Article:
as seriously as they should. They hope that the examples provided by students
at Michigan, Wisconsin, Pennsylvania, and, most recently, Johns Hopkins (where
at this writing students are sitting in to demand livable wage jobs for all
university employees).

“We’re glad,” Grimes told NIU’s legal counsel, “that
our Administration here at NIU is willing to help on this issue. You’ve
seen at universities like Wisconsin and Michigan what can happen when the
University is not cooperative.”

Activists are doing their homework on global labor conditions and the arcane
legalistic details of collegiate licensing and conduct codes. They are also
questioning conventional elite wisdom about the supposedly benevolent and
progressive development of global capitalism that is passed on by their business
and economics professors and texts.

Listen for example to the following posted commentary from an NIU marketing
student and NCPFJ member, who is becoming radicalized partly by her engagement
with the materialism of the higher education business curriculum: “Being
a student of marketing, I’m told that environmental protections, labor
laws, and food standards are all considered non-tariff trade barriers instead
of ethics. The WTO recently shot down the EU’s ability to reject genetically
modified foods (because in a capitalist society, market forces determine what
can be sold, not people).

“Moreover, I’ve read books and articles on NAFTA that say that the
point of these trade agreements is to ‘create efficiency and wealth in
the aggregate’ (of course we all know where the wealth is going), and
NOT to create jobs—they don’t even know why Clinton is saying that
trade agreements will create jobs. In fact, economists say that the point
of the U.S.’s getting into any sort of agreement is simply to capitalize
on labor and low labor and environmental standards since we have no reason
to search for larger markets (ours is one of the largest in the world). It
is ‘strategic’ to capitalize on soft labor (i.e., new, weak, or
non-existent unions), according to my textbooks.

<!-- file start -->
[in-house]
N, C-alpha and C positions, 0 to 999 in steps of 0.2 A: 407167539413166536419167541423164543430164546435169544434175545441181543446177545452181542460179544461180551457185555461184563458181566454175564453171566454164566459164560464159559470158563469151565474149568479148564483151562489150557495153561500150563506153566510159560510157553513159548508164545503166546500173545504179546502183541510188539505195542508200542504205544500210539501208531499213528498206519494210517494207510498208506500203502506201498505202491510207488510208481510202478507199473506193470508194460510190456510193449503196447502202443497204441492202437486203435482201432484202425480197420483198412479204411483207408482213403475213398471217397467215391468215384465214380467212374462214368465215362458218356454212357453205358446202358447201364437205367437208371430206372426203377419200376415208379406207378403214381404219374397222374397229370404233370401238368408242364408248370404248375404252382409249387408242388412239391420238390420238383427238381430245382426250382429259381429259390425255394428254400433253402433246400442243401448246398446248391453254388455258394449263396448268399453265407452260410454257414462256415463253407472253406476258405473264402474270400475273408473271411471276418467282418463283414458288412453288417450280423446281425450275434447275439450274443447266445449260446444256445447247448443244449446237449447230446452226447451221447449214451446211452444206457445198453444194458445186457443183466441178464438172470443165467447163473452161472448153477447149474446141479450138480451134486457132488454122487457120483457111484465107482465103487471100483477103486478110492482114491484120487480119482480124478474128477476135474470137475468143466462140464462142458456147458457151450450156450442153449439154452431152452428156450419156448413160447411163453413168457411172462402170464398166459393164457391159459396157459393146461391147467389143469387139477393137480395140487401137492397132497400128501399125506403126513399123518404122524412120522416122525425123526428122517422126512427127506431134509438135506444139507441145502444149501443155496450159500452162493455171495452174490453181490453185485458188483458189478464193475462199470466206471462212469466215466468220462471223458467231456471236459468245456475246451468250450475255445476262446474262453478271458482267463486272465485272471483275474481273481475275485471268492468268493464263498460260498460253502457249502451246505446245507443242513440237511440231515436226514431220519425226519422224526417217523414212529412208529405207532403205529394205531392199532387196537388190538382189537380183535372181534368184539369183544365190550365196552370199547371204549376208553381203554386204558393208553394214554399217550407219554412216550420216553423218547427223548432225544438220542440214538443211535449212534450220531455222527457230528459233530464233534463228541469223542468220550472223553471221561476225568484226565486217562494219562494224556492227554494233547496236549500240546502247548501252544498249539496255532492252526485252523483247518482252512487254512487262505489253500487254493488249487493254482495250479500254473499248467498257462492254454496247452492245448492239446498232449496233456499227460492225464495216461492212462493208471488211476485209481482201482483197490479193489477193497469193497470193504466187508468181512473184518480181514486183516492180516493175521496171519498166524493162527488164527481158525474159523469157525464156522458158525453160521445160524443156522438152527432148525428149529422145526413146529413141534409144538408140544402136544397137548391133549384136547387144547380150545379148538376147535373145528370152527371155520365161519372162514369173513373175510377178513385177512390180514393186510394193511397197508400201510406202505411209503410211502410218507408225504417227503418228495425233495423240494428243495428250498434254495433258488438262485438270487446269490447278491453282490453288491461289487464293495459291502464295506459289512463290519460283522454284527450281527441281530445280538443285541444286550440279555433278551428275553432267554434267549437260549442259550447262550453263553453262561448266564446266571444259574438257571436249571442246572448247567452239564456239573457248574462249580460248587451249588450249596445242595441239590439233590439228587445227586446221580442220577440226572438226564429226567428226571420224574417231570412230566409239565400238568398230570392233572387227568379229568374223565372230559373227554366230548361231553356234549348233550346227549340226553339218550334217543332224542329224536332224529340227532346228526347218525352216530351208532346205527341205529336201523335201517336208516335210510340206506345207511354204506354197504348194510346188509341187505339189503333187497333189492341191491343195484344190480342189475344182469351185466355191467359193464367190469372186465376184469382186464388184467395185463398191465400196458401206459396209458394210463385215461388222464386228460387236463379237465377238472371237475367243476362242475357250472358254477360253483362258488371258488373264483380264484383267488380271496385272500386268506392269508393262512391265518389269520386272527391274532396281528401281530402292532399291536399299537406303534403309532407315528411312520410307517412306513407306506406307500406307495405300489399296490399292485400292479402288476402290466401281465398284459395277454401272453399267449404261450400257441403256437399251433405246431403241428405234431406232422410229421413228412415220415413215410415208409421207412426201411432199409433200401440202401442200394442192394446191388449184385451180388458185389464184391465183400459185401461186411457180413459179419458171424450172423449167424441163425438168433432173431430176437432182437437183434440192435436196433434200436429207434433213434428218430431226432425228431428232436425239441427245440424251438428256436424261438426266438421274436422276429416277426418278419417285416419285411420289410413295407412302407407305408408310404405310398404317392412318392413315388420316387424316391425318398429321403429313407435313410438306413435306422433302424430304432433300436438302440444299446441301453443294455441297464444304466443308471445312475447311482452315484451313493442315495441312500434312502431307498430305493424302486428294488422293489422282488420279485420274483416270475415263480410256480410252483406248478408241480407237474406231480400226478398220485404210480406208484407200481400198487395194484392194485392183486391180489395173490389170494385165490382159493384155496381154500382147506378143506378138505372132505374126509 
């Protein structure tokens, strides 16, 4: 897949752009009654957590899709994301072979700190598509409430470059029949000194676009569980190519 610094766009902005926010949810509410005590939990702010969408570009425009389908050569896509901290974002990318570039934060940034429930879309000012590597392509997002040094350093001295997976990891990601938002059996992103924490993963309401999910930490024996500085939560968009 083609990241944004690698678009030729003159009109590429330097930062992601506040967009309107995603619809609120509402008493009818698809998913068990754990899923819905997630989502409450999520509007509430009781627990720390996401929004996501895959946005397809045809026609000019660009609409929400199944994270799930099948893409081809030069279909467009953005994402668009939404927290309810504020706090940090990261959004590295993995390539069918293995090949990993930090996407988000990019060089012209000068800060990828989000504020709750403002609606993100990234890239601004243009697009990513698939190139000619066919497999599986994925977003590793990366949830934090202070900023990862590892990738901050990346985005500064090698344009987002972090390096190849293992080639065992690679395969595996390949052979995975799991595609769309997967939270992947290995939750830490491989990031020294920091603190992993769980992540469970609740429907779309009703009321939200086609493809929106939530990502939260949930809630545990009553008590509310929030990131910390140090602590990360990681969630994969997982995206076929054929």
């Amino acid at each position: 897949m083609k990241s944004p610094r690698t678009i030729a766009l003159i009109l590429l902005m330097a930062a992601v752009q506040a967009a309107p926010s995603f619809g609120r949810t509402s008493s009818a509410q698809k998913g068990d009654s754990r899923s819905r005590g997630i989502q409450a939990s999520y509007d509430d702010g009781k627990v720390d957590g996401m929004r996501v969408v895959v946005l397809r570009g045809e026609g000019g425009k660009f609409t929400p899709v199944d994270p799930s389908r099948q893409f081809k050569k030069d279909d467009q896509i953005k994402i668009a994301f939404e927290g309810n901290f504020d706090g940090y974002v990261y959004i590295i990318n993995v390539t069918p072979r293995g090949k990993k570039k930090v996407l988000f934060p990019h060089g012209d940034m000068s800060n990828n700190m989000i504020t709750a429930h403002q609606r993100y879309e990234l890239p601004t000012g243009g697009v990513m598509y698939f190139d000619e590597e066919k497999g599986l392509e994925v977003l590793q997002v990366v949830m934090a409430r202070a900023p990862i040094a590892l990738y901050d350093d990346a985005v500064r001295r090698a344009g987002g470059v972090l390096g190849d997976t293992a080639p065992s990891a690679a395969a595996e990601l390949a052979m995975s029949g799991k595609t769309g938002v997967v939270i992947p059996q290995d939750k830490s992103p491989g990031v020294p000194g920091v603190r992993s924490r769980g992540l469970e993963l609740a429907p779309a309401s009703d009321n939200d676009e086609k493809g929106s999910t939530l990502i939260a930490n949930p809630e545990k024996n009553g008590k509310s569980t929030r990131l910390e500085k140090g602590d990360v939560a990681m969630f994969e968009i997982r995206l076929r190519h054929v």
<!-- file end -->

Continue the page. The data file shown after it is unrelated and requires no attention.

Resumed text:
“They want ‘efficiency,’ not rights—it is simply not the
point of the system, and the terminology used really reflects that (economists
are not apologetic about it). And when efficiency means low labor and environmental
costs (or low costs in general)—human rights by definition within the
system is a non-tariff trade barrier. The capitalist system really just needs
to be chucked, but the members of business society cannot comprehend anything
different, simply because the terms that they have learned in college and
life do not allow for humanitarian ends to society. Is this a world we want
to live in, where decisions are ‘made’ by some God-like market force
we all know doesn’t exist?”

While the anti-sweatshop movement is
not without real limits—it is problematic to demand higher Third World
labor standards without also attacking the fundamental forces of global inequality
that make Third World people subject to oppression in the first place—
the new student activists are undergoing a potentially radical politicization
around the issue of corporate-sponsored globalization. They are rejecting
both the symbols and the reality of super-exploited Third World labor and
speak to fellow students—a remarkable number of whom work excessive hours
in paid jobs—who increasingly worry about their own fate. They are determined
to use whatever leverage they possess—as consumers, as tuition payers,
and as young people willing (if necessary) to disrupt the academic machine
through direct action—to make their voices heard. Their anti-sweatshop
movement dovetails with deeper struggles for more fundamental global change
of the sort that was on display during the April meetings of the International
Monetary Fund and the World Bank in Washington, DC.                             Z

Paul Street is a research associate in U.S. Social Policy and an adjunct
professor in U.S. History at Northern Illinois University.